Post #5 Transparent Honesty
Each time an interesting thought comes into my head, usually at 6.30am in the shower, I try and remember it (hard when your brain is a sieve) and write it down in my notes, to discuss with myself and friends.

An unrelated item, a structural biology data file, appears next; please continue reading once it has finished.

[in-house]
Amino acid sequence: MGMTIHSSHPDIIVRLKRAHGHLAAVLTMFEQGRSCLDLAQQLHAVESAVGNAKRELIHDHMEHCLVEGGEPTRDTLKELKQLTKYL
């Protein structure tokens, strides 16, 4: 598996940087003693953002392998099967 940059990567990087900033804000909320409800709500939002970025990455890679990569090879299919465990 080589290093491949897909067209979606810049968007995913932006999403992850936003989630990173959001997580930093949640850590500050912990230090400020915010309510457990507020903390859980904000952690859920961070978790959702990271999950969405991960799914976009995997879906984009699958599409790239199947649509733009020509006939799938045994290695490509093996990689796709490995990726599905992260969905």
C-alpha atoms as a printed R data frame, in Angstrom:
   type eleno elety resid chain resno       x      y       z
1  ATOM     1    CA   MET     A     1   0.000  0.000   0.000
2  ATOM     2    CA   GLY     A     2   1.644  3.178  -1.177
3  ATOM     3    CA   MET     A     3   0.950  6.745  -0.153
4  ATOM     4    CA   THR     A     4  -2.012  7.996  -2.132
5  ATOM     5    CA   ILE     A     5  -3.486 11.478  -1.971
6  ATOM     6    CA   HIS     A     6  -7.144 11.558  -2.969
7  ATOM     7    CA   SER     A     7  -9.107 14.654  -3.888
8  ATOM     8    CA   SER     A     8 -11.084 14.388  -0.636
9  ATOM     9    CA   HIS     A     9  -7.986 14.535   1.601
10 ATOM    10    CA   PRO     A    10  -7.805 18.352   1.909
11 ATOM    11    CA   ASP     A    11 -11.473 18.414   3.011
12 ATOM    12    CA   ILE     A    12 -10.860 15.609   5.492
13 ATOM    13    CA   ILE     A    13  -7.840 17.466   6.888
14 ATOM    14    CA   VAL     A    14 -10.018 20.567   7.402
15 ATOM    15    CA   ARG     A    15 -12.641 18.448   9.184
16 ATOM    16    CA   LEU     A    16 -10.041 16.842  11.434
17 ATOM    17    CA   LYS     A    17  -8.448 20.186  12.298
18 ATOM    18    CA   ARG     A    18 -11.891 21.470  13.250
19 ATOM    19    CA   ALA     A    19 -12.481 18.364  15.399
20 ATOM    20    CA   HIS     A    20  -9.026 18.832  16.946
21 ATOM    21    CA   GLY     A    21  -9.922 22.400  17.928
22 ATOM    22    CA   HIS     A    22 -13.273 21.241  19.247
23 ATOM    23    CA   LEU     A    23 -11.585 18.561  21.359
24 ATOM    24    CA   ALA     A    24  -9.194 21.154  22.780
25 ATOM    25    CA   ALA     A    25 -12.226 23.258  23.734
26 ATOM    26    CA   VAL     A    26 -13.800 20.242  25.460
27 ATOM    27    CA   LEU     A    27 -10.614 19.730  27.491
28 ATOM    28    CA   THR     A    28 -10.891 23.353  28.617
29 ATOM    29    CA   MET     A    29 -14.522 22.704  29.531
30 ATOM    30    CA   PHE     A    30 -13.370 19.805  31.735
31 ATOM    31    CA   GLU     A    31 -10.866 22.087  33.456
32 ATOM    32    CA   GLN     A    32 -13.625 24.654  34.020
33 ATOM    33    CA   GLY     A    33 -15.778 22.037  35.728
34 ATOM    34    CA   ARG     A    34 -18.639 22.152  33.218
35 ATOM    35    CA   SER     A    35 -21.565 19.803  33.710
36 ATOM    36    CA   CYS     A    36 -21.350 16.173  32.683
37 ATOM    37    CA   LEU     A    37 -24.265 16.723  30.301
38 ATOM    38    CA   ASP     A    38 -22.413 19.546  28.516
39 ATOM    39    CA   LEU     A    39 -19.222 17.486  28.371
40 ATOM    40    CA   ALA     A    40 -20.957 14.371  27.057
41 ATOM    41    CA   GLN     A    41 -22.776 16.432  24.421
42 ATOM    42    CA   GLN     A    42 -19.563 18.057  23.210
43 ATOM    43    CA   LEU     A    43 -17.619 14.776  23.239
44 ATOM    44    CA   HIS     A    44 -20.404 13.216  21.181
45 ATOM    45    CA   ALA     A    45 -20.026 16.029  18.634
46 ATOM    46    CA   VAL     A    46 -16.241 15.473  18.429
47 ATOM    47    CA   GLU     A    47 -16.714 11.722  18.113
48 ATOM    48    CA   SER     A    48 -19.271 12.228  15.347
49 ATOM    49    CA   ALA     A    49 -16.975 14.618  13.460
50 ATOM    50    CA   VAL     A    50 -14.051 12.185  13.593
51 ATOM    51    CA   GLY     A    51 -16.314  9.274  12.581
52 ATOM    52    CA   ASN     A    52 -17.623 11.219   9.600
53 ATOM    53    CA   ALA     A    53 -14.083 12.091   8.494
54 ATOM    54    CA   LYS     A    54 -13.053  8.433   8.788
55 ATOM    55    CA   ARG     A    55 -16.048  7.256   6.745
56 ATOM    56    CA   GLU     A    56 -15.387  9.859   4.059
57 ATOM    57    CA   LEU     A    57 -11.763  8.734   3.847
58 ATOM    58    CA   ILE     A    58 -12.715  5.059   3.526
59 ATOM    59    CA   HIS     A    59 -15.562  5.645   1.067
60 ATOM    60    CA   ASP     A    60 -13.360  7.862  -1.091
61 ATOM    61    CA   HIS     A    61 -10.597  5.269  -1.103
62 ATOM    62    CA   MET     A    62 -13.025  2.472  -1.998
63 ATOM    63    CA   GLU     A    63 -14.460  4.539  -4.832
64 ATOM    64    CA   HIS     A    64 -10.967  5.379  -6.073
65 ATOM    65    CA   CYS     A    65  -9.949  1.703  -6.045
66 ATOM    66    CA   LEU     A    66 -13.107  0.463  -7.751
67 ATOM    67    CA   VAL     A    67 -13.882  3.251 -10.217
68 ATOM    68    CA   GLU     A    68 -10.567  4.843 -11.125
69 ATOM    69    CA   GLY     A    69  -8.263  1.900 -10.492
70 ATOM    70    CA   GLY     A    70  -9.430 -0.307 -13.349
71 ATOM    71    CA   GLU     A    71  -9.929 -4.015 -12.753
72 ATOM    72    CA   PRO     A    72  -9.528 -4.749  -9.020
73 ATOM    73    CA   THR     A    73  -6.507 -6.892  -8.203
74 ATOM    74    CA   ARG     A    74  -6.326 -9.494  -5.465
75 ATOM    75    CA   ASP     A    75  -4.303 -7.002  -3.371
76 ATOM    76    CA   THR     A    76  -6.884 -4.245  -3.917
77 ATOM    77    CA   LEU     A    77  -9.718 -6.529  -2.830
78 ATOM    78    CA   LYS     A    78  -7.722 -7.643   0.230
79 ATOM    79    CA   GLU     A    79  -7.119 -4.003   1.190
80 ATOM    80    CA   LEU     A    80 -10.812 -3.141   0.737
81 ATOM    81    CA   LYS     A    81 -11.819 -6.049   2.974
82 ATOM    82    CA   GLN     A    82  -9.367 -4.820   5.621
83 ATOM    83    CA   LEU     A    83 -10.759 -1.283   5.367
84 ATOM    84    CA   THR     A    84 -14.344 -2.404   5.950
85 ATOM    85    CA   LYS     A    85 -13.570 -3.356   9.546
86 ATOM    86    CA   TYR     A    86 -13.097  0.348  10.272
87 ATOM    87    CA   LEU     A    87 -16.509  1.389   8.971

The following thought was one of my first since starting the blog, but as many of you may know, putting your thoughts out there for the world, on social media, to see is daunting and you need guts. So I am not sure how long these blogs will last, but here goes: I’ve just finished watching 13 reasons why. If you haven’t watched it, as a mother, please do. I don’t have teenage children yet and hopefully I will never have to go through what the parents depicted in the show did, but all teenagers and pre-teens, as we all know, go through all kinds of emotional trauma of one kind or another. How can we as parents ask our children to talk to us when we as teenagers didn’t talk to our own parents? Or, what did our parents teach us, instil in us, to give us the strength or confidence to get through those teenage years. I think one of the most important things we can teach ourselves and our children is self-honesty, positive and negative. If I am to be honest, I am very blessed. I have a caring husband, loving parents who will travel across the world for me, a wonderful sister, who will (usually) do any thing I ask. I am a spoilt. I can be judgemental, with myself and those I care about. I cannot complain or moan about anything of significance. That is what being positively honest does. I am constantly telling my children to be honest and grateful. If we can be honest about our flaws and grateful for what we have, life gets a little bit easier. When the kids argue, generally it is because Simi has wound Anny up, who subsequently cannot hold her feelings in any longer and lashes out at “poor, little Simran”. Who then falls on the floor screaming because her sister has hit her. Sound familiar? Usually I just let them figure it out. On this occasion I decided to test out my theory. “What happened?” Simran is a great story-teller. She definitely knows how to use superlatives and adjectives. I tell her that I too am a little sister, and I know all the tricks of the trade. “Be honest” I said. She is more stubborn than me and refuses to admit that she may have done something wrong. Ananya has a much more accommodating personality than Simi. I ask her what happened. She told me what I already knew and then said, “Mummy, I just couldn’t hold my temper anymore”. She was honest about her feelings. I was so proud. This morning we were playing with those addictive Ikea bead things, Ananya decided to make me an iPhone cover (no easy task!). Simran wanted to help her big sister -Ananya said no. Simran decided to ask again and again. I asked Simran to help me with my beads - she said no. I asked again and again (I told you I am great at being a little sister). Anyway, Ananya finally looked up at Simran and said, “I don’t want you to help me because every time you do, we end up arguing and then I loose my temper” Simi had no where to go and nothing to say. The honesty, transparency was all there. Anny was honest about her flaws, she was transparent about the fact that she was still trying to control them, and she was brave enough to vocalise them. Obviously Simran started crying, because she didn’t get her way, but Ananya felt better about herself. If we as adults could do the same, we would be much more forgiving of each other’s flaws, because admission of our own flaws is hard. Somebody might make you angry, but maybe we need to control your anger. Somebody might not understand you, but maybe we need to communicate better, or learn their language. Somebody might always be late, but maybe....okay, there’s no excuse for tardiness. We tell our kids to admit when they are wrong and be honest, but why do we, as adults, find it so hard to do the same? Discuss.